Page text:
MERLO BUILDING ON A RICH COFFEE HERITAGE
Written on the 3 July 2015 by Karen Rickert
WITH a history as rich as its brew, Merlo has come a long way since introducing the first espresso machine to Brisbane in 1958 as it moves to take on the coffee capital of Melbourne.
The company has been spawned on family tradition, from Papa Merlo's small trattoria in Tirano to Gino Merlo migrating to Australia with an Italian coffee contraption, and finally Dean Merlo starting an espresso bar in Queen Street.
Merlo Coffee is now sold in more than 1000 cafés, as well as its 12 company-owned BarMerlo stores and torrefaziones, or roasting houses, across Brisbane and the Gold Coast.
The man forging the interstate expansion is Merlo's business partner James Wilkinson, who started on the factory floor in 1993 and worked his way up to CEO in 2013.
Wilkinson immersed himself in the different roles of the company's 300 employees during the transition, from working as a barista to the accounts department at head office.
He says Merlo has inked a deal to open a roasting house in the bustling Queen Victoria Market and it is expected to open in October.
"Great coffee is great coffee wherever it is really."
"Great coffee is great coffee wherever it is really," Wilkinson says.
"Merlo will always be south-east Queensland and northern NSW primarily, but it will be an interesting push into the Melbourne market.
"Hopefully they'll take us with open arms on face value and make an opinion based on the taste of the coffee, rather than as a Brisbane company trying to come down and take over.
"There's room for a little Brisbane roaster in Melbourne they're certainly coming up here, so it would be nice to go there."
The change of scenery is just one of the exciting initiatives that Merlo has in the pipeline, with the company planning to roll out two or three roasting houses every year.
The target is to have 30 company-owned locations in the next five years, with the new stores having a similar fit-out to Merlo's torrefazione in Toowong.
The store is strategically located outside of a supermarket, and roasts beans on demand for customers using a transparent air bed roaster manufactured in Germany.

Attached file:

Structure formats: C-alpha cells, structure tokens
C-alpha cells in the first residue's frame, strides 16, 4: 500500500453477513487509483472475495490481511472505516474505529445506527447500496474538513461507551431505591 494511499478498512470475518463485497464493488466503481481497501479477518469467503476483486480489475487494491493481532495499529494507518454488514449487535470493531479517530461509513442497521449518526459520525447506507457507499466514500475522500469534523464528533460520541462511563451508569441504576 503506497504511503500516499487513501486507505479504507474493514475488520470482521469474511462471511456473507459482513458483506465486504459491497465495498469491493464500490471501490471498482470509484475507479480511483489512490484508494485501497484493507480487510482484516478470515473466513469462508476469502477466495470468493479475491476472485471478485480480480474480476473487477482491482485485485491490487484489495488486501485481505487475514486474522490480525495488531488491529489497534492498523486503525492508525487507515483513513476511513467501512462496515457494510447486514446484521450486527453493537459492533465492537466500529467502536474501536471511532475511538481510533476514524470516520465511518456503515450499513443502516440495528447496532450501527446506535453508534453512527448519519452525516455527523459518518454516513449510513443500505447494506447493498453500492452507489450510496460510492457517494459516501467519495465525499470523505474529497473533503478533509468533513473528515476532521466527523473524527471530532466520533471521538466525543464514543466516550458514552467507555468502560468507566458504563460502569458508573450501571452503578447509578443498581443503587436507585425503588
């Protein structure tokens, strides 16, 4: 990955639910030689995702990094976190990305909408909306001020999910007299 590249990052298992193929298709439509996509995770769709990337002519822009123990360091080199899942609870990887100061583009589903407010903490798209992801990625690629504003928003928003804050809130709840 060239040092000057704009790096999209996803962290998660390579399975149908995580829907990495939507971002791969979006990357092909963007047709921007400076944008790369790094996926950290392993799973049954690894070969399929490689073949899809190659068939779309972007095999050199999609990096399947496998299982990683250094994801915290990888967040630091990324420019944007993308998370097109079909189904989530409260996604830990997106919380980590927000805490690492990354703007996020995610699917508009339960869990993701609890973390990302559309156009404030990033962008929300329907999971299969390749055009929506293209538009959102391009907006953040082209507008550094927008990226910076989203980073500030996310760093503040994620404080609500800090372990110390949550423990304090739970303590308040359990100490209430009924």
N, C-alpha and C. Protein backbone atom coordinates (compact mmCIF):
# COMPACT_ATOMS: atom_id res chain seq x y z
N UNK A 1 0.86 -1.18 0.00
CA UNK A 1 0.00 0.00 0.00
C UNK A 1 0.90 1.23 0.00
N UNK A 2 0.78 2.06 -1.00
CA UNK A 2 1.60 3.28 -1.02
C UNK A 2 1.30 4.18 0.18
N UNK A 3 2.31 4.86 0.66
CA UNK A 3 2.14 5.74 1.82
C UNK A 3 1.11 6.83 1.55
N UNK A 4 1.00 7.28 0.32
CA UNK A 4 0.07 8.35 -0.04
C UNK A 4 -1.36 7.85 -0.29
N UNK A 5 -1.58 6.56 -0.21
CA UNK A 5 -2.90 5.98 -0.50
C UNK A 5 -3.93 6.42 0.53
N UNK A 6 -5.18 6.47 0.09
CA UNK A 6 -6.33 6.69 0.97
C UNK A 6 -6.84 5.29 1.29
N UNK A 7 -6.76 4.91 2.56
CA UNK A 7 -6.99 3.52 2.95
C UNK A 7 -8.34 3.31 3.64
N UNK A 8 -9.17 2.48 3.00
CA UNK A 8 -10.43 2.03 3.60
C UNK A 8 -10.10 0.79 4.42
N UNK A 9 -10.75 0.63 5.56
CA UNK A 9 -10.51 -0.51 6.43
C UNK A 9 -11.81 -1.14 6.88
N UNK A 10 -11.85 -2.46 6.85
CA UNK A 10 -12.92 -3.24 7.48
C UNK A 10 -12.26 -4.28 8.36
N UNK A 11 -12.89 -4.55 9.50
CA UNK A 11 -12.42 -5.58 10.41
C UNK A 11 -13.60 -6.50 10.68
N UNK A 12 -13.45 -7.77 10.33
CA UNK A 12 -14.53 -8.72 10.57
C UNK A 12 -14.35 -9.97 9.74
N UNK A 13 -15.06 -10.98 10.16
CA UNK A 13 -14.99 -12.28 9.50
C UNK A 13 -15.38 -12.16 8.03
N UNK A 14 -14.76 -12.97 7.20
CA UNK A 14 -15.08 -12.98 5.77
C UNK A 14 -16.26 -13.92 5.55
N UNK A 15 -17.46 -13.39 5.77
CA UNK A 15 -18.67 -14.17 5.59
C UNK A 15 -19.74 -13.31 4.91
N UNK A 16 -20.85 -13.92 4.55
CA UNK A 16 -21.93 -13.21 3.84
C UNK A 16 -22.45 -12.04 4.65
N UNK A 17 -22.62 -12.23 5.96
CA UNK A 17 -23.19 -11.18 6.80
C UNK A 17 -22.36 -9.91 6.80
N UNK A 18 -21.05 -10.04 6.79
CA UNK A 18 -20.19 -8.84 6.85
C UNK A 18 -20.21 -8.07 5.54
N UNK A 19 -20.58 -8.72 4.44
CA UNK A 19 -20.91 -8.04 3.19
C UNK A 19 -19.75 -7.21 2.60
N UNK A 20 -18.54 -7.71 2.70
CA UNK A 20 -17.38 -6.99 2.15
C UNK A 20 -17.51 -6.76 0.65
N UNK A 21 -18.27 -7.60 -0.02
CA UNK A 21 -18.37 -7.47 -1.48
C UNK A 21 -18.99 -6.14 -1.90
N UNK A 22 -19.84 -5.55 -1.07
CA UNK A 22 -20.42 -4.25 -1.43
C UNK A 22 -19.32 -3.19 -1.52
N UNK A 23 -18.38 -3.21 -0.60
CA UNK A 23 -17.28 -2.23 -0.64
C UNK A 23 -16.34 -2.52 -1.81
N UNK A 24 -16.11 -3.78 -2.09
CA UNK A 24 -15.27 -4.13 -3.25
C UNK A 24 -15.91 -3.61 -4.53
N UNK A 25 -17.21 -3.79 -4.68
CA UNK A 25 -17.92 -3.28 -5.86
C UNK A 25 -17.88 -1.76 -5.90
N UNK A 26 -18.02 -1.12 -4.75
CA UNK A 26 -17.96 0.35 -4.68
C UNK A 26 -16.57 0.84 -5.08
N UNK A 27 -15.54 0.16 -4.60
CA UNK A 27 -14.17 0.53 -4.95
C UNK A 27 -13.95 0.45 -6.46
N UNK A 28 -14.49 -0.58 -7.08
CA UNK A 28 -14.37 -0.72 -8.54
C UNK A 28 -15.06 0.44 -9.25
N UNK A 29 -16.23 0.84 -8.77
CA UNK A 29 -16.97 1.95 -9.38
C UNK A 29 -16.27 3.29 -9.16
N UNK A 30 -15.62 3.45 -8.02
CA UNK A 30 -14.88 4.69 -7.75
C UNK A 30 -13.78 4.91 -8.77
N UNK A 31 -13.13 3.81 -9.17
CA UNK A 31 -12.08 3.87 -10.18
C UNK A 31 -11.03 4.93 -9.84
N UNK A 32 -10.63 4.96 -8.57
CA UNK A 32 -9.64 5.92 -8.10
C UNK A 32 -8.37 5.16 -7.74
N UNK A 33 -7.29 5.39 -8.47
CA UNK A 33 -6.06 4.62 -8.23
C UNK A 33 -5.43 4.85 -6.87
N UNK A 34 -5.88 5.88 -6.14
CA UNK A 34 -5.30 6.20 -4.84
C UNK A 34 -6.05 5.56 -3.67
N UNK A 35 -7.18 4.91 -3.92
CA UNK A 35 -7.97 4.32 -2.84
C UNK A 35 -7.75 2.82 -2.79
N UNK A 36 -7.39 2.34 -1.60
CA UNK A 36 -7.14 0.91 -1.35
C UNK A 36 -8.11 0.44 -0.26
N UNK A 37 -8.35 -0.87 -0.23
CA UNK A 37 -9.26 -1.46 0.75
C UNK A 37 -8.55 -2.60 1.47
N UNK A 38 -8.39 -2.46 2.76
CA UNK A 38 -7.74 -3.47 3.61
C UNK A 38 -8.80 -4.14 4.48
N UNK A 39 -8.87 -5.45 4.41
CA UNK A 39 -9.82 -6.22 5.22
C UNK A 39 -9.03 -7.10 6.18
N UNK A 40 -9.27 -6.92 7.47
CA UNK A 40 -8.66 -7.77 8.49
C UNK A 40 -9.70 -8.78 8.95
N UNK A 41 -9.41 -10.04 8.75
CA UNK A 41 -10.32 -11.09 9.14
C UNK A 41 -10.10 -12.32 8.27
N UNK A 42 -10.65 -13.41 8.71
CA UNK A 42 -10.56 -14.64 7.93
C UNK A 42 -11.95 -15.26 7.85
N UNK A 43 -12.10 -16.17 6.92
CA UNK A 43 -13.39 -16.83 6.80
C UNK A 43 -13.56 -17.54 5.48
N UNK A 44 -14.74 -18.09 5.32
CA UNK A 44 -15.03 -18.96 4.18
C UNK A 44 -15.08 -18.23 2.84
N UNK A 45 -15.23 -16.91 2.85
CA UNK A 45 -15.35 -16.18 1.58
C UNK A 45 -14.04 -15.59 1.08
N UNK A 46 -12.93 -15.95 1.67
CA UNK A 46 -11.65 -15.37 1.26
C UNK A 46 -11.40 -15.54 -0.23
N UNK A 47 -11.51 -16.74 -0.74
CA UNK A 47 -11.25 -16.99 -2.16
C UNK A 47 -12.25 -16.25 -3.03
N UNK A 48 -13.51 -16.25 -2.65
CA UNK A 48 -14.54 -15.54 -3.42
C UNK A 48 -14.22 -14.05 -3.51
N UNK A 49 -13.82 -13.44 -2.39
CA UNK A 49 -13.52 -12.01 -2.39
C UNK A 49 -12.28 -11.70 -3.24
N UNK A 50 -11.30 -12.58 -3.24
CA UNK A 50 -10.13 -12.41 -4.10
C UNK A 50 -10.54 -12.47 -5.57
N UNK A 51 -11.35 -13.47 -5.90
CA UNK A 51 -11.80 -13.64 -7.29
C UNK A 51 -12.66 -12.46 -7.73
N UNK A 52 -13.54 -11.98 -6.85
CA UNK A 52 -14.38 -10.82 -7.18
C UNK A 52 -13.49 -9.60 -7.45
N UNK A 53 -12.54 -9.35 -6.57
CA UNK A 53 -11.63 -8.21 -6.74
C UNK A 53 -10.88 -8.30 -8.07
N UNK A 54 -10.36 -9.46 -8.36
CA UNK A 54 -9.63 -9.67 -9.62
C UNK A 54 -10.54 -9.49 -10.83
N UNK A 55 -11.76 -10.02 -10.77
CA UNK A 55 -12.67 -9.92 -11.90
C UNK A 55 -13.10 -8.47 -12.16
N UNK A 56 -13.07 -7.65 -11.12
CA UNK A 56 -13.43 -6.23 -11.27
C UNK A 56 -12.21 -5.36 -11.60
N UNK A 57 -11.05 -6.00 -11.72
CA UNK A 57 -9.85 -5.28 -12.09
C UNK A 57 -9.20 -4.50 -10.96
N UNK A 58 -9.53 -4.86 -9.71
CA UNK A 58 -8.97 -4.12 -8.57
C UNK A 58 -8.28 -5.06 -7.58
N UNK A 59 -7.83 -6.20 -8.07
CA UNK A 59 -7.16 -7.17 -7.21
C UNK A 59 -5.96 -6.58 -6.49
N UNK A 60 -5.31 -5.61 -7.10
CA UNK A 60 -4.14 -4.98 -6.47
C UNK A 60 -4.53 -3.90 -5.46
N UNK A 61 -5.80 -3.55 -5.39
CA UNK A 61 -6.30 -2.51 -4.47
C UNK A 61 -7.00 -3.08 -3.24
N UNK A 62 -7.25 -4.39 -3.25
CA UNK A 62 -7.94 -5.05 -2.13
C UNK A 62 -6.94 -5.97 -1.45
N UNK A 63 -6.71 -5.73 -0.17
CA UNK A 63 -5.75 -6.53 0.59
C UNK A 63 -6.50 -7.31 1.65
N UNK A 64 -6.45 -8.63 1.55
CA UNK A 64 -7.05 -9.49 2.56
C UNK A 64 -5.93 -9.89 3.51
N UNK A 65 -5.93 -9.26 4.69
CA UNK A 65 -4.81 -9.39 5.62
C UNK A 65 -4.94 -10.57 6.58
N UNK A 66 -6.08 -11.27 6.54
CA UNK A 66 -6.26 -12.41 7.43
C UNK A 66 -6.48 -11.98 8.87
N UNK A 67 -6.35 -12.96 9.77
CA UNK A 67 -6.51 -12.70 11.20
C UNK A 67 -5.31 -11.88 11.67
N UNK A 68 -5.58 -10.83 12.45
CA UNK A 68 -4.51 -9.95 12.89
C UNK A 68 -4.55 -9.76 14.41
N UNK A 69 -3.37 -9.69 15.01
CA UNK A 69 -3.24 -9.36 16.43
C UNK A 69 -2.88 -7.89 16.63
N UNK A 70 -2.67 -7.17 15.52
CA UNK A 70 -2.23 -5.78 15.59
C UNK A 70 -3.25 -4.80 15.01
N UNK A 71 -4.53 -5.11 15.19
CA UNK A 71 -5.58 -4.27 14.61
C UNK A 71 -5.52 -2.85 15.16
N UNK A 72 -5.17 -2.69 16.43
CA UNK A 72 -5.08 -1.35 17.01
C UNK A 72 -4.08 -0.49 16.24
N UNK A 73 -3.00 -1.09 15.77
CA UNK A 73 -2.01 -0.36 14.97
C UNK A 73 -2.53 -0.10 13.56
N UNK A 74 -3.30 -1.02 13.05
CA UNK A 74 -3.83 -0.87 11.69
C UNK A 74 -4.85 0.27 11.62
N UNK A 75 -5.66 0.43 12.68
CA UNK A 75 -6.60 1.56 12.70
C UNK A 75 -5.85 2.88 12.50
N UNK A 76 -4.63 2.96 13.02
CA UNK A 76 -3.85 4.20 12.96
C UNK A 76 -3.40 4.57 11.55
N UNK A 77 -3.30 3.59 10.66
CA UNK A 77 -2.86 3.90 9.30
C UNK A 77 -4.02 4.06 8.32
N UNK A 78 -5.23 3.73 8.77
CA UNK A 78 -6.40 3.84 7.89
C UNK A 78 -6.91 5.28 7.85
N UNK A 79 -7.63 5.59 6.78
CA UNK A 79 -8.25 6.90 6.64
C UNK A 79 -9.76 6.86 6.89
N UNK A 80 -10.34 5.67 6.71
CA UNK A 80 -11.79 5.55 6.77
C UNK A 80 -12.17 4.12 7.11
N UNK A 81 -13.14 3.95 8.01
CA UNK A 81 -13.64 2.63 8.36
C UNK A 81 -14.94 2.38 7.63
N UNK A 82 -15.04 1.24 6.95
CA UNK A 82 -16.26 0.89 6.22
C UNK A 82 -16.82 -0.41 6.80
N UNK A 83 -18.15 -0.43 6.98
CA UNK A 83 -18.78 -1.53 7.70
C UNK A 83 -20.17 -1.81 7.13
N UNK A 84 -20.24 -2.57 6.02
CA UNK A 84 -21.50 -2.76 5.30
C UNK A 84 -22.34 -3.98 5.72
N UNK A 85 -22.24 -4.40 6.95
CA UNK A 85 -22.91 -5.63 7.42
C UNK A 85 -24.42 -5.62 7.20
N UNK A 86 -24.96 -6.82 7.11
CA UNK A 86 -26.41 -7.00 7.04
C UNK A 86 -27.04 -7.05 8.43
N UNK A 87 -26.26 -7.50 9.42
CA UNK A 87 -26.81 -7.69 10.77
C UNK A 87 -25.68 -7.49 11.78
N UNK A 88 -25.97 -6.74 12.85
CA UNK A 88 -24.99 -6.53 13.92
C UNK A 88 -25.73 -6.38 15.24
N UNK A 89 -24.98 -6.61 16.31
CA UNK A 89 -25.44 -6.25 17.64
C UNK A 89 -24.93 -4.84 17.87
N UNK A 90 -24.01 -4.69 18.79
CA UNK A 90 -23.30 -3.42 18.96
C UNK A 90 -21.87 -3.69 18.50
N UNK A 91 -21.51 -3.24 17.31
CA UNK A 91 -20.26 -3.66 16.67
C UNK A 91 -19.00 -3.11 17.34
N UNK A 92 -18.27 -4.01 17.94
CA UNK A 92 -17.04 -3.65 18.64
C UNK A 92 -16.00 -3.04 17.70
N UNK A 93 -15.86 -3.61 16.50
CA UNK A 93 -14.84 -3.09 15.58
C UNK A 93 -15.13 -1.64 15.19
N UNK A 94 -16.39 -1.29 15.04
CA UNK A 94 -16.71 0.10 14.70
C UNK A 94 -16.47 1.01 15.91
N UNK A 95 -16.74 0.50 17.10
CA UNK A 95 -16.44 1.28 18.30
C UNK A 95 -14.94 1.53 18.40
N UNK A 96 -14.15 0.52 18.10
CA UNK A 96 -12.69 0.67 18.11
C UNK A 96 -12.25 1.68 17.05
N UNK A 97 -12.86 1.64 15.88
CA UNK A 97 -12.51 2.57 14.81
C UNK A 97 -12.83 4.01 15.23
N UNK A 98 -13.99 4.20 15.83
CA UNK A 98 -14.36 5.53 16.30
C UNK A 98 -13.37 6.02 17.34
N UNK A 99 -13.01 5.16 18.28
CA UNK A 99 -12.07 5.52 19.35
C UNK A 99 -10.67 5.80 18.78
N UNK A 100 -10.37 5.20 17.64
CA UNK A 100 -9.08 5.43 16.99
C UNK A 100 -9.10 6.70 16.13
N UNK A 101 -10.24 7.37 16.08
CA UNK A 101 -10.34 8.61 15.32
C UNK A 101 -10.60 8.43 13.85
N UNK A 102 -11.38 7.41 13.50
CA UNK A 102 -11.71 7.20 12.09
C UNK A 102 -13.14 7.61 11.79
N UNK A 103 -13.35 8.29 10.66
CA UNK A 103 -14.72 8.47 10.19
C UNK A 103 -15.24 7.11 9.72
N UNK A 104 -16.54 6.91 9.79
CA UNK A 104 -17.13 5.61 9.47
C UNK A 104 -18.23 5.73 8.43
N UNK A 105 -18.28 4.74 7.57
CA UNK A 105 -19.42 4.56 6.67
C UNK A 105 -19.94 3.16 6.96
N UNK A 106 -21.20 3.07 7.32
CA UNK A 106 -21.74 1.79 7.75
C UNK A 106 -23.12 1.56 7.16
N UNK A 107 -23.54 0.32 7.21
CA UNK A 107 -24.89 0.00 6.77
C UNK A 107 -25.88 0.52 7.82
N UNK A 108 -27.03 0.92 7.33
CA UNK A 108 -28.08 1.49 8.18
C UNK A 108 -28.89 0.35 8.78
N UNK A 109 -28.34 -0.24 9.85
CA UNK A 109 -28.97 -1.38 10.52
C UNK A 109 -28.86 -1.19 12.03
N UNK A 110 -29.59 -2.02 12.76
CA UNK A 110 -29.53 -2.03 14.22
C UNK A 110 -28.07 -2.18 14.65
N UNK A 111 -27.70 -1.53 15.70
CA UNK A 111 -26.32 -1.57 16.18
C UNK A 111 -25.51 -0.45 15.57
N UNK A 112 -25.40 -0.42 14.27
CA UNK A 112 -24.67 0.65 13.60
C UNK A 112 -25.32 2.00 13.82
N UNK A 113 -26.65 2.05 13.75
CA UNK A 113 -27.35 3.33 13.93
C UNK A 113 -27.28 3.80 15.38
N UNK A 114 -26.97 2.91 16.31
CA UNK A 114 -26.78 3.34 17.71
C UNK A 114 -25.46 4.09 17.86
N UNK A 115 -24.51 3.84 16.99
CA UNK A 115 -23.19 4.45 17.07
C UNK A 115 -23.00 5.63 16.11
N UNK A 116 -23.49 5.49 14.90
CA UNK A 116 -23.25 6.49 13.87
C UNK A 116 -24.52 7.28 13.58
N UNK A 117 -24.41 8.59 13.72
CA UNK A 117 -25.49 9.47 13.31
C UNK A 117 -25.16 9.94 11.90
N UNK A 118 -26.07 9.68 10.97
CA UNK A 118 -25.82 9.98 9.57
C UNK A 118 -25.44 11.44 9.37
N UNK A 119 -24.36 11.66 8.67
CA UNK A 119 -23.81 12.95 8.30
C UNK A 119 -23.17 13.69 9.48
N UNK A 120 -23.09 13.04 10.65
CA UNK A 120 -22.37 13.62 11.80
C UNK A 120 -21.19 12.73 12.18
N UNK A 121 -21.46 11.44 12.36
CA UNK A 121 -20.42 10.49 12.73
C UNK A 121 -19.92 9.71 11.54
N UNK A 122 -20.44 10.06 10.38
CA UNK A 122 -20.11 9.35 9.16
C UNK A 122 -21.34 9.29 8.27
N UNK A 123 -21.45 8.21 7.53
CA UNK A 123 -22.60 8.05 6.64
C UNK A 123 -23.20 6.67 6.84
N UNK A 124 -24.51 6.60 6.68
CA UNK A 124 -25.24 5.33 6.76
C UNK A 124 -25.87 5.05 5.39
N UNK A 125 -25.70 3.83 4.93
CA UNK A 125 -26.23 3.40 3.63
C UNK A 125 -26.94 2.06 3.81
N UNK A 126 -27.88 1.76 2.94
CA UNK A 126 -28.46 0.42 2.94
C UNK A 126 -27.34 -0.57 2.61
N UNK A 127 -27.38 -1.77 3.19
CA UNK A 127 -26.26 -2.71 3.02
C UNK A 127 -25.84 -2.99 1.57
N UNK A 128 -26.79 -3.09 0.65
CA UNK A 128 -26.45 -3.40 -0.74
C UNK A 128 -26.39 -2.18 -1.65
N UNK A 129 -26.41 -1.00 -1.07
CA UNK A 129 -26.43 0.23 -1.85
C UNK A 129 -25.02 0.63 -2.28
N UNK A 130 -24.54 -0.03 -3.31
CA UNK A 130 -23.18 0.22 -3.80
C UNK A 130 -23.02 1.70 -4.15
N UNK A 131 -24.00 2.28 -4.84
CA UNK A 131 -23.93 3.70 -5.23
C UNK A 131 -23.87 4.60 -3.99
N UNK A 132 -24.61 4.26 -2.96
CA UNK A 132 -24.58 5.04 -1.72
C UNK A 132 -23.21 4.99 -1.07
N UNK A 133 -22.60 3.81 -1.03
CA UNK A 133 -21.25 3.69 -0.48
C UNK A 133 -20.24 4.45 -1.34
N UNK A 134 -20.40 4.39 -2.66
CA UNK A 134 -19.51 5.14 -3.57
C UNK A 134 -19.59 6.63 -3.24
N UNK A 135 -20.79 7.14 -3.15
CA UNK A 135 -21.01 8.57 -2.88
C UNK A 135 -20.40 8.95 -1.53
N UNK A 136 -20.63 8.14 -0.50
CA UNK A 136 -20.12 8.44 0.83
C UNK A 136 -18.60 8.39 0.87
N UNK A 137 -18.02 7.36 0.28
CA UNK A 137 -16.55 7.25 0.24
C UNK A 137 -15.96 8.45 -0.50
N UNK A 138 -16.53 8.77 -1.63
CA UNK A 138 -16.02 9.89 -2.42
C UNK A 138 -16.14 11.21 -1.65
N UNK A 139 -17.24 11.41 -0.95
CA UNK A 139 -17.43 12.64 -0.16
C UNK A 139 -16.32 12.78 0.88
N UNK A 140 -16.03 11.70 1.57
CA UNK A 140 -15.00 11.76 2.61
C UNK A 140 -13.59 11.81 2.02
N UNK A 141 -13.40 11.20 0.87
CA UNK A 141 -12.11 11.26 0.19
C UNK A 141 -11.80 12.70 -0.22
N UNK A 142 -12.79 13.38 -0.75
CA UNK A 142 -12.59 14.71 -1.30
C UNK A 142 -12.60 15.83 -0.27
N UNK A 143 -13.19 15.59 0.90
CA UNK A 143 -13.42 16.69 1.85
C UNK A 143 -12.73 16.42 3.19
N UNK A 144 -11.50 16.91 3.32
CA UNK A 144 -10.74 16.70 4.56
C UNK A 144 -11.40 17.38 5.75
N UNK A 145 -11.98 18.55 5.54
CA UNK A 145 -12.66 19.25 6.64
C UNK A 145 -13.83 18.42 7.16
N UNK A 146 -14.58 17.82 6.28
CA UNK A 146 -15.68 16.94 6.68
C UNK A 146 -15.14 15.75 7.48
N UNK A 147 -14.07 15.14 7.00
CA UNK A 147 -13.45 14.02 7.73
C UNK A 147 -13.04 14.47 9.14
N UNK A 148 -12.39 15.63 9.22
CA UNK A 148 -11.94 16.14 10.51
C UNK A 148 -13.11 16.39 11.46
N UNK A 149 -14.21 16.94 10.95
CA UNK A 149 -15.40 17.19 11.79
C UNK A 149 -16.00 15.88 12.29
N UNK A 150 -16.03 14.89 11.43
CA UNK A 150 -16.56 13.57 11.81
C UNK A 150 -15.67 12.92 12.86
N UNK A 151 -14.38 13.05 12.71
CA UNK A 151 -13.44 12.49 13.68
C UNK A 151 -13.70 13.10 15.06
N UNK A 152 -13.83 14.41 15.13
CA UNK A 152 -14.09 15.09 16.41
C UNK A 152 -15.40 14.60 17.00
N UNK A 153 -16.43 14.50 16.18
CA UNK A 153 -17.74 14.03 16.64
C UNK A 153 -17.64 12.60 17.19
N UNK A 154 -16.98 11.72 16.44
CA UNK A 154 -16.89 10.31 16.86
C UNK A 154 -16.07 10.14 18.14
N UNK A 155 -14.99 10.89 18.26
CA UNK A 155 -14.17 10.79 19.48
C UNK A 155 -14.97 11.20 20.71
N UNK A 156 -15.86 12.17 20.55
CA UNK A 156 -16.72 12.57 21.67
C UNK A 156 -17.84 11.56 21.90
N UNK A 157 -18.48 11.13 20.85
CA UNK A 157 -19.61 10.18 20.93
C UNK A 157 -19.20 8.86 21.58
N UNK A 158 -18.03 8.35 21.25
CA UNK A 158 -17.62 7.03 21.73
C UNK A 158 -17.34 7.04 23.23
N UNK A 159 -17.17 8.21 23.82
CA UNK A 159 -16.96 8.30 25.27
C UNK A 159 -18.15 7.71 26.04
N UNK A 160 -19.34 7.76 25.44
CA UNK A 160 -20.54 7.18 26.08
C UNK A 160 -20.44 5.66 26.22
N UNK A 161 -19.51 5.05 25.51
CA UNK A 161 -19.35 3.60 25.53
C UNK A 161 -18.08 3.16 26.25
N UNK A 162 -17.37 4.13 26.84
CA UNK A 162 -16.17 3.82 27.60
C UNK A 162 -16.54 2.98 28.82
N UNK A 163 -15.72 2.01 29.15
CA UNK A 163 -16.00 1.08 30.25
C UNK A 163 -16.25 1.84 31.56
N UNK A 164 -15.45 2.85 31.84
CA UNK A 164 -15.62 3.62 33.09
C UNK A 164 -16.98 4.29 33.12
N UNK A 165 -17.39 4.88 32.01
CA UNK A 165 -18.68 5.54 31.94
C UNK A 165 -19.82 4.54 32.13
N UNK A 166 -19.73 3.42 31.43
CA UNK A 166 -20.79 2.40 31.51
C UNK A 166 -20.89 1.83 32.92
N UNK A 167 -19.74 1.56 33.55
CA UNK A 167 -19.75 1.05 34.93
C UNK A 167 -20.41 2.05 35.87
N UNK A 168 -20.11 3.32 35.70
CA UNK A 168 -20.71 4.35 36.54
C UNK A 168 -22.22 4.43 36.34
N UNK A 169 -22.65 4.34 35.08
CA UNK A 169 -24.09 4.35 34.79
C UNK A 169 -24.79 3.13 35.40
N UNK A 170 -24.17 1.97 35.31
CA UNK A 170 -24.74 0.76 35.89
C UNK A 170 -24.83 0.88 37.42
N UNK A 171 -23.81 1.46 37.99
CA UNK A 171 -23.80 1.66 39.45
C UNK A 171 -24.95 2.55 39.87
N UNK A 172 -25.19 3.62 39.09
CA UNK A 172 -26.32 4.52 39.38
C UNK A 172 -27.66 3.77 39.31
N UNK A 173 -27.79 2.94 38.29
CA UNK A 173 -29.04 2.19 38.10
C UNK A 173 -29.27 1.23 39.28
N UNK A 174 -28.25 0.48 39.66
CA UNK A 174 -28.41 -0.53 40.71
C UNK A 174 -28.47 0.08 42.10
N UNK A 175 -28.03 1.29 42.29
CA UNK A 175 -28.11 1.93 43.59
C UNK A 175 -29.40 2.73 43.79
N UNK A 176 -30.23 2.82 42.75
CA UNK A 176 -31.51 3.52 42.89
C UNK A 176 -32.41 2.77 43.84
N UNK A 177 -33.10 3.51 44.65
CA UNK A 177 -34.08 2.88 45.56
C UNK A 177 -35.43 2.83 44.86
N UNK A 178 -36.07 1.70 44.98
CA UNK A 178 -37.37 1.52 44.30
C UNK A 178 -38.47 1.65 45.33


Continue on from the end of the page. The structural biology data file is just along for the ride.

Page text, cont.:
"It's a bit like Willy Wonka and brings a little theatre to the whole process," Wilkinson says.
"When you go there you can watch the beans flying over in see-through pipes in a loading system and see the coffee poured fresh.
"A café is a café at the end of the day, but we decided we needed to show people the roasting side and sell the coffee as fresh as we can."
Merlo has also tapped into the trend of cold-pressed beverages, with the launch of Black Bear in April.
Rather than chilling hot espresso, the bottled drink is made using cold water at the start of brewing to achieve a more delicate and less acidic brew.
Sales have been soft as the original release date was delayed to get the flavour combination right, but Wilkinson says he is expecting an improvement come summer.
"It's a great product, nice and strong without being overpowering. We're expecting to do some good numbers this year," he says.
Merlo's renewed focus on innovation is expected to attract more fans to the brand which has a loyal following, while also consolidating against increased competition in the market and coffee pricing.
"Business wise that will always make things a little bit more difficult," Wilkinson says.
"Whether or not enough coffee is being grown to keep up with increasing consumption throughout the world will be interesting.
"The biggest thing we need to concentrate on is continuing to make great coffee, give our customers great service, sell as fresh a product as possible and focus on what we're doing rather than worry about any other coffee company."
Giving back to the community is instilled in the company's culture, with both Merlo and Wilkinson participating in the Vinnies CEO Sleepout and supporting charities such as OzHarvest and Red Cross.
This mindset is demonstrated in the company's commitment to staff training and educating customers about the art of coffee.
Merlo is scouting for a suitable premises to open a dedicated training centre, to teach new employees about all aspects of coffee before starting work in a busy café.
The knowledge is then shared with customers through coffee appreciation lessons held at each store, Merlo's annual Clean Your Machine Day on August 1 or simply visiting a roasting house to buy a cuppa.
A new website will also be launched later this year, sharing how coffee is farmed and streamlining the e-commerce side for wholesale customers.
Wilkinson says Merlo will continue to thrive in the high-end market as the public's coffee palate evolves.
"Brisbane has come a long way in the last 10 years. The coffee that is getting imported and roasted is a lot better quality than what it has been before," he says.
"I've been to Italy, the States, all over Europe, Sydney and Melbourne and I think a coffee from Brisbane is just as good as anywhere."